How Was My Password Hacked?

You may be surprised to learn how most passwords are hacked. It isn't by breaking into the account that is threatened, but by stealing the password from another site entirely. This happens because many people use the same password for different sites. You can easily protect yourself against this.

Comments: 16 Responses to “How Was My Password Hacked?”

    Chris
    2 years ago

    I keep all my passwords stored in Safari’s keychain. Is there a way to cross-reference all of them to see if any duplicates exist? I recall 1Password having a similar functionality.

    2 years ago

    Chris: I would just manually go through the list when you have time. I wouldn’t leave it up to an automatic process because it is common to have multiple passwords to the same site — for multiple accounts. Or, just leave it as it doesn’t do any harm. If there is a site you log on to often and you see some old passwords appear, just take care of them on a case-by-case basis.

    Chris
    2 years ago

    Thanks Gary. You mentioned 2FA. How can one plan for the event that one of their devices is lost/stolen?

    For example, I have an iMac and iPhone. I travel often. What happens if my iPhone lost or stolen? Without 2FA, I can just pick up a new iPhone at the Apple Store and can sign back into iCloud no problem. But with 2FA, my iMac is at home.

    2 years ago

    Chris: You can read all about that here: https://support.apple.com/en-us/HT204915
    Basically, you want to set up an SMS number as a backup. Then you get your iPhone replaced (same number) so you can get access again. So you sign in, click on the button to send your code via another method, and have it sent SMS. You get the code and you are set.

    Chris
    2 years ago

    Great! I always forget that Apple has excellent support resources. Thanks Gary.

    Paul Gardner
    2 years ago

    I use 3 or 4 passwords across 50 or 60 sites. I also use 1Password to fill out forms and remember these IDs and passwords. I have never used their generated password function. To change over, do I need to contact each of the websites and make individual changes? I’m concerned that my iPad usage will be made more difficult. I am an Apple user. Am I better off with using Keychain or another password manager?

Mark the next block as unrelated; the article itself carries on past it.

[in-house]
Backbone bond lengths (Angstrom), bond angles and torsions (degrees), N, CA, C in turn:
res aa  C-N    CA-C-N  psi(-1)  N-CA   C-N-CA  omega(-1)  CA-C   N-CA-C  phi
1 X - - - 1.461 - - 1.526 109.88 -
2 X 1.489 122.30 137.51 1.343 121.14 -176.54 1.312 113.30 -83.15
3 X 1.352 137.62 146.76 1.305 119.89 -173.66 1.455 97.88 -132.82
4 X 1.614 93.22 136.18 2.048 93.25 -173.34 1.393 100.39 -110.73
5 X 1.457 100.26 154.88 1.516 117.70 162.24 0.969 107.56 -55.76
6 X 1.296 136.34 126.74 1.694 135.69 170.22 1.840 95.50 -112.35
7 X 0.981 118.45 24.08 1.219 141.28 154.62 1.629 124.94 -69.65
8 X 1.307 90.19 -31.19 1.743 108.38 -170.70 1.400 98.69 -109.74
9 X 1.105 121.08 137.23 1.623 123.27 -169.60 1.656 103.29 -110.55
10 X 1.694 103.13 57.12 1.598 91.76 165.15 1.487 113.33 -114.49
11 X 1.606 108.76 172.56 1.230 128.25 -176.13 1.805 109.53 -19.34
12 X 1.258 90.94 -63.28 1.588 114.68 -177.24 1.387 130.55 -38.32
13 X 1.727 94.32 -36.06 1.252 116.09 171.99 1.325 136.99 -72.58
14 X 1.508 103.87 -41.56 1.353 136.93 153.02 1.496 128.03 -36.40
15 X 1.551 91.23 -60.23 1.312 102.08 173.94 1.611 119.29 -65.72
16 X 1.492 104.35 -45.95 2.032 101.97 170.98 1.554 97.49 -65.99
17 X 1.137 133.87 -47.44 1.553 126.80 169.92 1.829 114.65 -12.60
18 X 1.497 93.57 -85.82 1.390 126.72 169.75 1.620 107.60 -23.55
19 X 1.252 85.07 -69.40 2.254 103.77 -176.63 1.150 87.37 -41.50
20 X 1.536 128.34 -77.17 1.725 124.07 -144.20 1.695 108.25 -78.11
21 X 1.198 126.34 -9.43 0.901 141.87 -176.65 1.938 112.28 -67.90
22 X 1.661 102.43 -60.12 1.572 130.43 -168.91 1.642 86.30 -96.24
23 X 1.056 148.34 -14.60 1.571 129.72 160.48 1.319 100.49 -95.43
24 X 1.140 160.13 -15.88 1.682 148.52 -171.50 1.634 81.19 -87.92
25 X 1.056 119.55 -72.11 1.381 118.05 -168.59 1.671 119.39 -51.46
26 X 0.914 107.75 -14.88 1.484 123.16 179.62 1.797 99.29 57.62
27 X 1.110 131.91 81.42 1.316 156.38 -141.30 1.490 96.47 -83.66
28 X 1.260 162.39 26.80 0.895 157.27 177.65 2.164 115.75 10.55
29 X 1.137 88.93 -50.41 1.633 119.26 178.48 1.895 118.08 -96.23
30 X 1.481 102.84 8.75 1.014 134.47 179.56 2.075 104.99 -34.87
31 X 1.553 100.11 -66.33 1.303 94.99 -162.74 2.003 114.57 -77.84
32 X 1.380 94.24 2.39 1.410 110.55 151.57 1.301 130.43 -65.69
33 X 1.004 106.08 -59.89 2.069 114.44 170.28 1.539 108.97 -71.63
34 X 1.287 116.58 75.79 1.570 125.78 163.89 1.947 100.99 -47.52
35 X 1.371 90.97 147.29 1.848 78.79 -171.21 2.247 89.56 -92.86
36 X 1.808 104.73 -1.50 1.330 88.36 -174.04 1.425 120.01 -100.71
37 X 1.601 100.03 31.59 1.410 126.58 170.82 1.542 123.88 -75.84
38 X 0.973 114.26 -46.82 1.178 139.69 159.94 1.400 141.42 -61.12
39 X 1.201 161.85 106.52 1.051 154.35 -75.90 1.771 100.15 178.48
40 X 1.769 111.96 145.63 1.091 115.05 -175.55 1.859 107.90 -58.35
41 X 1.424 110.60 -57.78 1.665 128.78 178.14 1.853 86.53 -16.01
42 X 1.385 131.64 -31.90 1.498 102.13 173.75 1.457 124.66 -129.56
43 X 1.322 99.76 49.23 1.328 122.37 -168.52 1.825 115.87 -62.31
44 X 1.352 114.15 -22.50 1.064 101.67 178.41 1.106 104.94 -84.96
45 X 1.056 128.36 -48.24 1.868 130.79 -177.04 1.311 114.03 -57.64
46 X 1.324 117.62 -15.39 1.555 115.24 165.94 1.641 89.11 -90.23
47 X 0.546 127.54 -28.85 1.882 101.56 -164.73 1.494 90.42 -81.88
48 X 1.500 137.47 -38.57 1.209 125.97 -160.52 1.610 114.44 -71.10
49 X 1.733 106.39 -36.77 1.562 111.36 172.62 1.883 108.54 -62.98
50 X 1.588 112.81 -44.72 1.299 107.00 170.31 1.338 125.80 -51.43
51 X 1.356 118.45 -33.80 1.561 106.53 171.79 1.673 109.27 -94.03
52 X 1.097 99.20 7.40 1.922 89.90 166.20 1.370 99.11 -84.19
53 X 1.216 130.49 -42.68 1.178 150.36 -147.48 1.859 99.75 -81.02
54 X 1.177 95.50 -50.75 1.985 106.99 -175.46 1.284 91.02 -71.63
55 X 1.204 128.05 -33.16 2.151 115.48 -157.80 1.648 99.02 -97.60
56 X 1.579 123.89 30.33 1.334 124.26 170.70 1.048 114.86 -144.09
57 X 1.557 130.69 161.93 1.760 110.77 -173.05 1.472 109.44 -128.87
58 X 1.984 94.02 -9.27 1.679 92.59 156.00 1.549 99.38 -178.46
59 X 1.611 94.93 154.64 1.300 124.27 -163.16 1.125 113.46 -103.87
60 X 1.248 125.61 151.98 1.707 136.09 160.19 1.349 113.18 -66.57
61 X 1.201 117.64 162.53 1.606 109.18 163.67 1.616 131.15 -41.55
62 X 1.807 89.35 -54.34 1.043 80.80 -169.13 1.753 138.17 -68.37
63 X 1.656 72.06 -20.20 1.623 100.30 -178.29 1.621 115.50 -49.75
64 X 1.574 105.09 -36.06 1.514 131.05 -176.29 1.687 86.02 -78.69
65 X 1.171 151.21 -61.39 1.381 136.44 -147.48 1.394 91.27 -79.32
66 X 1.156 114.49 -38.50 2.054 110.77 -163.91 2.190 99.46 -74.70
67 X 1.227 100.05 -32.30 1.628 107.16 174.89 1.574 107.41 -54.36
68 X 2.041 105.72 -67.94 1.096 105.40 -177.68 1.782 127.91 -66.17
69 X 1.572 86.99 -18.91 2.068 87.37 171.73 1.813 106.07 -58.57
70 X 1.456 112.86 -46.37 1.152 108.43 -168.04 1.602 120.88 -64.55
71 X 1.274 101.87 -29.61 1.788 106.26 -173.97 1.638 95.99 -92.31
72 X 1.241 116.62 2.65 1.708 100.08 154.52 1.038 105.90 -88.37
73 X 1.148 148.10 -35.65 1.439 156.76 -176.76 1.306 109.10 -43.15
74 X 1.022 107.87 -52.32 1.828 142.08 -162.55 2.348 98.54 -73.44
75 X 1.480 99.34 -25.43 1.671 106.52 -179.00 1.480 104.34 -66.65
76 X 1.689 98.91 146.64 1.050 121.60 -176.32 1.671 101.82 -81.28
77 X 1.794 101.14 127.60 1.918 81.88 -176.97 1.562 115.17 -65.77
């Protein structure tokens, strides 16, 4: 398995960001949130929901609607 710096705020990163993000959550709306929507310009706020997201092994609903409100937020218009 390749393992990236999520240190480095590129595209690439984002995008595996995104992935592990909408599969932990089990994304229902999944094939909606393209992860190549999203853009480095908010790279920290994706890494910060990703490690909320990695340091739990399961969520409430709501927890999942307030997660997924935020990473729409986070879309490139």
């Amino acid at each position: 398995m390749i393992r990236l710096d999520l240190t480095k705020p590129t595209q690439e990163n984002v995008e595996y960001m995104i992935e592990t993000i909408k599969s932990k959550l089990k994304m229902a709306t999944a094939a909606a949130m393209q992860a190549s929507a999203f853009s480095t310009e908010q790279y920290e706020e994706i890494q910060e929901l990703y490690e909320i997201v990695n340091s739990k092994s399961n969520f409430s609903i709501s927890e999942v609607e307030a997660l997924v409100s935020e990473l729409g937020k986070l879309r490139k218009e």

Paul

    Ray Shepherd
    2 years ago

    Hi Gary. Good points well made.
    So across all my devices logged into the same apple account I can let Safari/keychain randomly generate a unique password per site ? I think I tried this once and got into trouble because some higher security sites won’t accept Safari/keychain passwords. Am I correct or was I just doing it wrong ?

    John Melito
    2 years ago

    Great video! In your opinion, which provides the best safety, yet is easiest to use: 1Password or Msecure? Or do you suggest another. I have a MacBook pro, iPhone 6, and iPod Touch. Thank you!

    David Christensen
    2 years ago

    I was sent an email from apple saying my iTunes password was used to attempt to log into iTunes from an ip in France. This email told me to go change my password. It did not offer me a link. Just told me to change my password I went in and changed my password and my account was already locked like the email said. I thought this was truly amazing. I did then have to go change Netflix, DIRECTV and Hulu because, your guessed it, where the same password. Not after that they are all different

    marty
    2 years ago

    Can you recommend a good app to store passwords

    2 years ago

    Paul: Yes, you naturally need to change each password at each site. You don’t have to do this all at once. Just start moving toward having a unique password for each site. Start with the sites that you use most often and that are the most important. Use the built-in Safari password feature so you have random ones and you never have to type them because Safari enters them for you. Eventually when you get many sites changed to unique strong passwords, then you can finish off the last ones. Read my free security book or take my free security course for more details about password (see right sidebar).

    2 years ago

    Ray: Most sites today should allow the type of passwords Safari uses. If they don’t, that’s very sad as it means they aren’t serious about security. But you can always customize the password a little (remove dashes or shorten) if you need.

    2 years ago

    John & Marty: I usually just rely on iCloud Keychain (built-in Safari) since I am 100% in the Apple ecosystem. But I use 1Password at the same time since it is not much extra effort. 1Password would be great for those who also have one or more devices outside of Apple since you can do it on Windows, etc.

    Margarose
    2 years ago

    Very informative. Wanted to read the answers to all the above questions.

    John Stires
    2 years ago

    The proliferation of individual apps like Visa, E-Trade, Amazon, Auto Club, etc., means I’m back to referencing a list of (typically confusing) passwords; Safari’s keychain is out of the loop. Am I missing something?

    2 years ago

    John: Apps either shouldn’t ask you to enter your password very often, or use Touch ID to make it easier. But it is just a part of keeping secure — like it used to be with carrying many keys with you to lock up all of your stuff. The complexity of the password shouldn’t matter as it should always just be copy and paste anyway.

Comments Closed.